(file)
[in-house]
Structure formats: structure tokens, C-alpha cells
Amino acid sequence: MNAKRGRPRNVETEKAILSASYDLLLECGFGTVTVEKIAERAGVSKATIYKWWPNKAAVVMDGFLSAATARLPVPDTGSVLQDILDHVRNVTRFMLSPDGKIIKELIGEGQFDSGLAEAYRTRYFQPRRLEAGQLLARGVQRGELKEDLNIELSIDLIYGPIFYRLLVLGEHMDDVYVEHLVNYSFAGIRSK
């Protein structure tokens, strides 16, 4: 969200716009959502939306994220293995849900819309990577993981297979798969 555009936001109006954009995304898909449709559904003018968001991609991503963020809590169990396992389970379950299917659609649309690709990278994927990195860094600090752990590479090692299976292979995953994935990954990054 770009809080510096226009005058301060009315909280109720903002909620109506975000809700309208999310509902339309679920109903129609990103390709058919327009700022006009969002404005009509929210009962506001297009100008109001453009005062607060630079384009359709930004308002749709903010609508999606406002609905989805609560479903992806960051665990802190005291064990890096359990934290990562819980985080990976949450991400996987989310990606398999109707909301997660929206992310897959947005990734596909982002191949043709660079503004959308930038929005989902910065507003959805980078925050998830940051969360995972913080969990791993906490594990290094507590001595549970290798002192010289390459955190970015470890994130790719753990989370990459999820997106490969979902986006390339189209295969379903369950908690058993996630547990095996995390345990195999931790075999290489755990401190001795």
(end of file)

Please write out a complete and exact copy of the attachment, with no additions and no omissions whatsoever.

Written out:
[in-house]
Structure formats: structure tokens, C-alpha cells
Amino acid sequence: MNAKRGRPRNVETEKAILSASYDLLLECGFGTVTVEKIAERAGVSKATIYKWWPNKAAVVMDGFLSAATARLPVPDTGSVLQDILDHVRNVTRFMLSPDGKIIKELIGEGQFDSGLAEAYRTRYFQPRRLEAGQLLARGVQRGELKEDLNIELSIDLIYGPIFYRLLVLGEHMDDVYVEHLVNYSFAGIRSK
């Protein structure tokens, strides 16, 4: 969200716009959502939306994220293995849900819309990577993981297979798969 555009936001109006954009995304898909449709559904003018968001991609991503963020809590169990396992389970379950299917659609649309690709990278994927990195860094600090752990590479090692299976292979995953994935990954990054 770009809080510096226009005058301060009315909280109720903002909620109506975000809700309208999310509902339309679920109903129609990103390709058919327009700022006009969002404005009509929210009962506001297009100008109001453009005062607060630079384009359709930004308002749709903010609508999606406002609905989805609560479903992806960051665990802190005291064990890096359990934290990562819980985080990976949450991400996987989310990606398999109707909301997660929206992310897959947005990734596909982002191949043709660079503004959308930038929005989902910065507003959805980078925050998830940051969360995972913080969990791993906490594990290094507590001595549970290798002192010289390459955190970015470890994130790719753990989370990459999820997106490969979902986006390339189209295969379903369950908690058993996630547990095996995390345990195999931790075999290489755990401190001795």